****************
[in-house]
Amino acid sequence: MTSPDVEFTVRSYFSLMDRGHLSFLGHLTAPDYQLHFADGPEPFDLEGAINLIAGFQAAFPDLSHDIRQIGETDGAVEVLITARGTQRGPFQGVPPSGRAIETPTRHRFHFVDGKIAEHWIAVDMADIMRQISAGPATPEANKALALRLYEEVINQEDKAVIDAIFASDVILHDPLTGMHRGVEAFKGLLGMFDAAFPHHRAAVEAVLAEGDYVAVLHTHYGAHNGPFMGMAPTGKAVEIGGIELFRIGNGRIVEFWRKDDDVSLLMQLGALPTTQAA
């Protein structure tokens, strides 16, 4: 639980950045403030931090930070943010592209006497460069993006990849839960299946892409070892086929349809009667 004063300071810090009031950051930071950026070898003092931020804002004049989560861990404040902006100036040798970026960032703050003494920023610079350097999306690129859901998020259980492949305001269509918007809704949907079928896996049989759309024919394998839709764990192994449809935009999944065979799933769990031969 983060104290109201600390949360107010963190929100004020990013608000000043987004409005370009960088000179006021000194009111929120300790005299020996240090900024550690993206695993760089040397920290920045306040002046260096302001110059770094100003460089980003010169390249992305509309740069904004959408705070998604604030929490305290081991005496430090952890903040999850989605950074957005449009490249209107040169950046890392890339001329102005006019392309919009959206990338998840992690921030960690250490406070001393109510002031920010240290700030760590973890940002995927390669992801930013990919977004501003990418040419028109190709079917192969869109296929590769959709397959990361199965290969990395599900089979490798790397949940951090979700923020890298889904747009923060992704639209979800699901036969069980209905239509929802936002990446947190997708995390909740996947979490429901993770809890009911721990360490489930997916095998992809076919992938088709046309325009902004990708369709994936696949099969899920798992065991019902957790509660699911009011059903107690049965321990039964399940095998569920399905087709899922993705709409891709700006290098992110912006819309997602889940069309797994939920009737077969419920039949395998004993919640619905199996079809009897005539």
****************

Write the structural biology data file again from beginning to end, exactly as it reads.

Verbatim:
[in-house]
Amino acid sequence: MTSPDVEFTVRSYFSLMDRGHLSFLGHLTAPDYQLHFADGPEPFDLEGAINLIAGFQAAFPDLSHDIRQIGETDGAVEVLITARGTQRGPFQGVPPSGRAIETPTRHRFHFVDGKIAEHWIAVDMADIMRQISAGPATPEANKALALRLYEEVINQEDKAVIDAIFASDVILHDPLTGMHRGVEAFKGLLGMFDAAFPHHRAAVEAVLAEGDYVAVLHTHYGAHNGPFMGMAPTGKAVEIGGIELFRIGNGRIVEFWRKDDDVSLLMQLGALPTTQAA
């Protein structure tokens, strides 16, 4: 639980950045403030931090930070943010592209006497460069993006990849839960299946892409070892086929349809009667 004063300071810090009031950051930071950026070898003092931020804002004049989560861990404040902006100036040798970026960032703050003494920023610079350097999306690129859901998020259980492949305001269509918007809704949907079928896996049989759309024919394998839709764990192994449809935009999944065979799933769990031969 983060104290109201600390949360107010963190929100004020990013608000000043987004409005370009960088000179006021000194009111929120300790005299020996240090900024550690993206695993760089040397920290920045306040002046260096302001110059770094100003460089980003010169390249992305509309740069904004959408705070998604604030929490305290081991005496430090952890903040999850989605950074957005449009490249209107040169950046890392890339001329102005006019392309919009959206990338998840992690921030960690250490406070001393109510002031920010240290700030760590973890940002995927390669992801930013990919977004501003990418040419028109190709079917192969869109296929590769959709397959990361199965290969990395599900089979490798790397949940951090979700923020890298889904747009923060992704639209979800699901036969069980209905239509929802936002990446947190997708995390909740996947979490429901993770809890009911721990360490489930997916095998992809076919992938088709046309325009902004990708369709994936696949099969899920798992065991019902957790509660699911009011059903107690049965321990039964399940095998569920399905087709899922993705709409891709700006290098992110912006819309997602889940069309797994939920009737077969419920039949395998004993919640619905199996079809009897005539």